Subaru isn't the only one that does a symmetrical layout, but they're the ONLY ones that do it with all of their cars permanently (save for the BRZ), at the affordable prices that they come at. Not to mention, it's permanent AWD as well. Subaru doesn't make their chassis any other way than for AWD. And with the boxer engine being very short (2 or 3 cylinders) sticking out over the front axles, it keeps the front weight down as well.

The boxer engine is also unique as that it would be ridiculous to mount it transversely as the engine is VERY wide. Mounting it transversely would be very tricky IMO.

The only other way you are going to get an AWD setup like that is go spend twice as much and get a Audi or other high end car with a similar setup. But with Audi, they have large V8's sticking out over their front axles, which is why Audi's have been notoriously understeery and nose heavy. Not familiar with BMW or Mercedes setups, but I've heard they are roughly the same.

The big thing here is that Subaru calls it "Symmetrical" AWD. That's the brand name that they have it marketed as. Trying to find a symmetrical AWD system at the prices Subaru sells their cars for? Forget it.
 

·
Registered
2012 Forester 2.5x automatic
Joined
·
180 Posts
I own a couple of newer Foresters (2012Base/2013XT) and it's all about performance in snow for me. Both of them do fine in that respect but I don't think either of my vehicles could do this:

I'm not a Subaru groupie; have more important things to be obsessing over. They're just cars.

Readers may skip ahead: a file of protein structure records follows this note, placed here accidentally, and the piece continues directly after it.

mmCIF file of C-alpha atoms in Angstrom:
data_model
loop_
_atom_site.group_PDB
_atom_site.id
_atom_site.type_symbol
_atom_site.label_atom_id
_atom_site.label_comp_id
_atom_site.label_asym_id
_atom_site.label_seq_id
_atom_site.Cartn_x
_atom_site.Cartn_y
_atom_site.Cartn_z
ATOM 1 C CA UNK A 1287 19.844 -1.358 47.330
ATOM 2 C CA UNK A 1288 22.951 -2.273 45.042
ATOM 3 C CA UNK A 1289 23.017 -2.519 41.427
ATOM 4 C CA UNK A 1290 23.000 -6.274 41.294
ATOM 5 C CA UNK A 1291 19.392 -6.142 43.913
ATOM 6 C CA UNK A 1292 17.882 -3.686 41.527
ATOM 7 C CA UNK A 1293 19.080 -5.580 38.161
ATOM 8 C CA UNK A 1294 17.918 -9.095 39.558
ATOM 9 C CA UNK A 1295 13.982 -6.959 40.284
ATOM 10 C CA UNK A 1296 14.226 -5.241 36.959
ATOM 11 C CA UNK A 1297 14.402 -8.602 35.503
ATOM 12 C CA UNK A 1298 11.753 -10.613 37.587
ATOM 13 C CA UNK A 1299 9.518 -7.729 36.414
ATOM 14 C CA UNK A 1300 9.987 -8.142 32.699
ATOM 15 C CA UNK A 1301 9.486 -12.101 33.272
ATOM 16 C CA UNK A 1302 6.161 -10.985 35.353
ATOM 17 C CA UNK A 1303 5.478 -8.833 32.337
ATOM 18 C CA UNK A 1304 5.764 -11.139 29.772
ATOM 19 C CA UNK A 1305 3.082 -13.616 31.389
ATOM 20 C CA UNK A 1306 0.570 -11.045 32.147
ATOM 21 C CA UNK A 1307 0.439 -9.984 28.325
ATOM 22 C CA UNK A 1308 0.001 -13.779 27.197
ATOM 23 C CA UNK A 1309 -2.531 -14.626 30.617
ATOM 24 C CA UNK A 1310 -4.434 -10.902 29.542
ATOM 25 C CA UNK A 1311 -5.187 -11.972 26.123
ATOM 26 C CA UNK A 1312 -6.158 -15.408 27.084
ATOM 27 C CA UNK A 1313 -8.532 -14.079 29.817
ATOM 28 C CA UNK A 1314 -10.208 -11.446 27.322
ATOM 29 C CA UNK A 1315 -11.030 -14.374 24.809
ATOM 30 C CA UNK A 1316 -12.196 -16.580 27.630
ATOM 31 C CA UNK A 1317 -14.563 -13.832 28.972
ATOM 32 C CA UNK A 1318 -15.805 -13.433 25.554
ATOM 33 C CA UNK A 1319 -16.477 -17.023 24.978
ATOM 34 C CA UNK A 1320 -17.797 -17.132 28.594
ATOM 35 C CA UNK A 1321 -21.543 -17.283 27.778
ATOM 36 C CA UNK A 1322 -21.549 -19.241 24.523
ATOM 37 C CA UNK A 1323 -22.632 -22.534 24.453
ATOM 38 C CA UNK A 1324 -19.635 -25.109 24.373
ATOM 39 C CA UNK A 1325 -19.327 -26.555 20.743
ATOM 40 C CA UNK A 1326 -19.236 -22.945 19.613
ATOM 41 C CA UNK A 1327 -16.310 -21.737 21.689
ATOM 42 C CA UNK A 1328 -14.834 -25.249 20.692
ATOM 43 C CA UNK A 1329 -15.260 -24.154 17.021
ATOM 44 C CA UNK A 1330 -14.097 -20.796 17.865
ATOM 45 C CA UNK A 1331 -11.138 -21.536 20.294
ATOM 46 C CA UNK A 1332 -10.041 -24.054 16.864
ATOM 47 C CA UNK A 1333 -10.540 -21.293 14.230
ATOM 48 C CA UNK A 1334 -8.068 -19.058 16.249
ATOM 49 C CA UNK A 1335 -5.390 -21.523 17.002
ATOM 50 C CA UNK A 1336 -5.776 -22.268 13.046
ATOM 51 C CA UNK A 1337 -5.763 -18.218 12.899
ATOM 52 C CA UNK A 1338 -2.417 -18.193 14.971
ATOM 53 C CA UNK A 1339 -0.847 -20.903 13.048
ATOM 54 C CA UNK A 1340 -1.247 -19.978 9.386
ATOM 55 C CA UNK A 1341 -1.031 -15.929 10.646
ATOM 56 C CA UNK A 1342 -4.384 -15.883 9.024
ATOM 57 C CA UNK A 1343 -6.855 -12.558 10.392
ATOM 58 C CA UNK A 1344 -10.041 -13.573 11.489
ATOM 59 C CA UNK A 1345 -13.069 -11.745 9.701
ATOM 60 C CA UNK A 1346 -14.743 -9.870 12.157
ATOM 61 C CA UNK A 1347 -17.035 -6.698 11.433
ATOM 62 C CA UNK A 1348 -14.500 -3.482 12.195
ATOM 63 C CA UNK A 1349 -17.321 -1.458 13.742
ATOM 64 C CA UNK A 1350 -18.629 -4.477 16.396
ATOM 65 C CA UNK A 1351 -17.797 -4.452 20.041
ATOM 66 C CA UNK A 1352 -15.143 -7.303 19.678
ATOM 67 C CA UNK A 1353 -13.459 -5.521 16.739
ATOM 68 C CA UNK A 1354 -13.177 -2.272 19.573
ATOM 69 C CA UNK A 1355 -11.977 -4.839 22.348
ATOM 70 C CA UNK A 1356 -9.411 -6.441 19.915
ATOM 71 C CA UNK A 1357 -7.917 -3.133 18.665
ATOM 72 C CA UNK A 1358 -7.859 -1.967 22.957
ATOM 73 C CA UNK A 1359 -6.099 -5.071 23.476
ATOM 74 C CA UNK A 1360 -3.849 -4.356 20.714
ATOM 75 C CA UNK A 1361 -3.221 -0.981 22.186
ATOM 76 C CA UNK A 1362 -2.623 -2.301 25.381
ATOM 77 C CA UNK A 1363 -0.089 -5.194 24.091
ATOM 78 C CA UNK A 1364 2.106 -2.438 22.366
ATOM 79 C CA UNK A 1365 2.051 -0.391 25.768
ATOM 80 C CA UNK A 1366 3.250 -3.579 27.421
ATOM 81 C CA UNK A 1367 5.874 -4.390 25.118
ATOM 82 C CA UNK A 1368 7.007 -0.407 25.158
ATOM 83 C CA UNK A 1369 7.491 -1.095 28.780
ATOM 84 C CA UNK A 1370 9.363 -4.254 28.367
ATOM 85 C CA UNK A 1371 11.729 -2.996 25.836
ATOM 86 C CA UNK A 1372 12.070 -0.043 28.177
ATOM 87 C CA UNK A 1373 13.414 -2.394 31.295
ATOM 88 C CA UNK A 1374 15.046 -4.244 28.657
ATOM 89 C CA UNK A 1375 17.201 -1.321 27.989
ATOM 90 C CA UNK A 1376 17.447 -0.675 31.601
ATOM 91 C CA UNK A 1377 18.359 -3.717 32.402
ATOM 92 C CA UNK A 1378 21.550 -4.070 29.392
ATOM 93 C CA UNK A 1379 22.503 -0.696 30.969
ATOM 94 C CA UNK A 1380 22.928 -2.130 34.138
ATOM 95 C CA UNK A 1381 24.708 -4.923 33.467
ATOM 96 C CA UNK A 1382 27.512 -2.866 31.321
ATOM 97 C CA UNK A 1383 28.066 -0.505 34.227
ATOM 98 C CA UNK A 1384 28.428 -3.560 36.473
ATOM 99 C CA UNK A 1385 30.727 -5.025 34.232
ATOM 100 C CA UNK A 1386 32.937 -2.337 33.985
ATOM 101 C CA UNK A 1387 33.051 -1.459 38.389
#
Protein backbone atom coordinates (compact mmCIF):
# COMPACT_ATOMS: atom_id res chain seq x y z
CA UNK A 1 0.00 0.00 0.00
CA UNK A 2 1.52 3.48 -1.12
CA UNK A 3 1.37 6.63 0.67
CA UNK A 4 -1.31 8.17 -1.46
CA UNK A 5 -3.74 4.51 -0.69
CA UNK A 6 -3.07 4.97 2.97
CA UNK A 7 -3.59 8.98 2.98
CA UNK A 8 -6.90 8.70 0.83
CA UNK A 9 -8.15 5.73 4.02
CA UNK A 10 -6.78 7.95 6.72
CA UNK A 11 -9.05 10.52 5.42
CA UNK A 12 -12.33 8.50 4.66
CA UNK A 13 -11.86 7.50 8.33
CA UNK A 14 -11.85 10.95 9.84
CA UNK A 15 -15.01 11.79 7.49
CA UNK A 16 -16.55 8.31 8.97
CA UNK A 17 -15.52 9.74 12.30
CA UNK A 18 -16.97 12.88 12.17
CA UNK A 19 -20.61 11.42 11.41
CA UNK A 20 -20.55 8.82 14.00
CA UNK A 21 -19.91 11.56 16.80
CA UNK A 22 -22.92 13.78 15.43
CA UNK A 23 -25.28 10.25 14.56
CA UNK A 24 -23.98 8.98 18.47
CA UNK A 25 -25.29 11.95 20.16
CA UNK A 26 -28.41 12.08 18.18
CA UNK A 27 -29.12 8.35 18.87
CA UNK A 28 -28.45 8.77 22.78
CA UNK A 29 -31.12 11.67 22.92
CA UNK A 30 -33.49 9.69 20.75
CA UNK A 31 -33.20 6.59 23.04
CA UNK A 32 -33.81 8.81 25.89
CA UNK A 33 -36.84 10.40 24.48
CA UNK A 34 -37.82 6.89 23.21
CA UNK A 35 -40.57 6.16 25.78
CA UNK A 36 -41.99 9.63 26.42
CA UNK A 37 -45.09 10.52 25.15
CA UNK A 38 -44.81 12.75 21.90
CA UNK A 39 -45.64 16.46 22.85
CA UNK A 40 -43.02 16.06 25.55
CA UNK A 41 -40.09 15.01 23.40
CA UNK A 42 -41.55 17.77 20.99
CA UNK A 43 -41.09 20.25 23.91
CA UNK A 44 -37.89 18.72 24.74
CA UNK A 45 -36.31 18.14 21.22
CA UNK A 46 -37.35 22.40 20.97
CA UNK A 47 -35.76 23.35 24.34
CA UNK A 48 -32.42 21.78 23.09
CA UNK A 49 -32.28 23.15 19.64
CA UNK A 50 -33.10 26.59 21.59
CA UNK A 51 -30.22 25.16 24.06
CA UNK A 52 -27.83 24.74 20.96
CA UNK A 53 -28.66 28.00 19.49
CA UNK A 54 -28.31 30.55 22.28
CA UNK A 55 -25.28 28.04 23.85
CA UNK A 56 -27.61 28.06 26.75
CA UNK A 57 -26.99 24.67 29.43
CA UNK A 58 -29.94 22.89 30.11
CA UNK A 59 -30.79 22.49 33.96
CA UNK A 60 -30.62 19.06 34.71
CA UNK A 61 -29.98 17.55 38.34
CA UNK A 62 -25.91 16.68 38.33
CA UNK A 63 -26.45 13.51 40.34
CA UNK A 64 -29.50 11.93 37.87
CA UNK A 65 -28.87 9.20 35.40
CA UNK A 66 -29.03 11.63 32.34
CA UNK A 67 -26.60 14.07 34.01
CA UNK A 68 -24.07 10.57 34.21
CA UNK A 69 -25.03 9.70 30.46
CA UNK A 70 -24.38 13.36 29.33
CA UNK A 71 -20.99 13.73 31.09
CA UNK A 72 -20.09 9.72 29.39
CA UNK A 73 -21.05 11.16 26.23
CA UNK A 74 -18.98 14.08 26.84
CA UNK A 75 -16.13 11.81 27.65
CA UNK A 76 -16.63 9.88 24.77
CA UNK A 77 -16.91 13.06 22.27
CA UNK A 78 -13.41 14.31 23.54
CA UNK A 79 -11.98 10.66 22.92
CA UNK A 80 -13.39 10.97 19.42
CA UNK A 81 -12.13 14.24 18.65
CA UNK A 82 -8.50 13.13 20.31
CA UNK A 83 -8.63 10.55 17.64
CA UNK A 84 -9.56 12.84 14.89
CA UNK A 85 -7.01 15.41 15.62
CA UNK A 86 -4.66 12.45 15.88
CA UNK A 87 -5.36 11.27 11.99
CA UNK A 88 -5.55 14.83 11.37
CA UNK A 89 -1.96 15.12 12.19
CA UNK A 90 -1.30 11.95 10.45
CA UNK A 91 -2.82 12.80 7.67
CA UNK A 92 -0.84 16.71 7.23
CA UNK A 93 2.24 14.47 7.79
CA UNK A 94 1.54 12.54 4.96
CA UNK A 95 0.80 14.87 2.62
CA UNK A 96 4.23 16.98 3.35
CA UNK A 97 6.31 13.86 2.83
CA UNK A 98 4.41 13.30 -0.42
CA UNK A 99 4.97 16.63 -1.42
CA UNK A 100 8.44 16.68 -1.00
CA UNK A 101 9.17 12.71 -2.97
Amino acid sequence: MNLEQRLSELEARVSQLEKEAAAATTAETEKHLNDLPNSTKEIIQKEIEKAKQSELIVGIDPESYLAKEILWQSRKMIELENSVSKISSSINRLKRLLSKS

·
Registered
2007 none auto
Joined
·
64 Posts
nobody is biting. This is very strange. How about this...:N_poke::evilatyou:

What causes torque steer in front wheel drive cars? [hehehehe]
To be honest, I think the reason you don't get much torque steer is because it's AWD, more so then equal driveshaft lenghts. I've never felt torque steer in any vehicle, that was AWD...

Don't kid yourself thinking Subie's can't have torque steer.. You have to remember, these vehicles, even FWD, all have open front diffs.. That means power is going to one side only. Now tell me how you can't have torque steer when it's either the left or right side pulling or pushing? And like I said before, the reason you don't feel it is because there's rear tire pushing too..
 

·
Premium Member
2014 2.0 XT yes
Joined
·
2,752 Posts
BMW use longitudinally-mounted engines, but their AWD is anything but symmetrical. Check out that driveshaft appendage coming out of the left side of the transmission:



On the other hand, a lot of weight is behind the front wheels which is a good thing.
 

·
Registered
2014 Forester XT CVT
Joined
·
186 Posts
BMW use longitudinally-mounted engines, but their AWD is anything but symmetrical. Check out that driveshaft appendage coming out of the left side of the transmission:

On the other hand, a lot of weight is behind the front wheels which is a good thing.
Not only that, but that allows them to put the front wheels much further forward than in Subarus. There's pros and cons for each design choice as always.
 
1 - 20 of 23 Posts
Top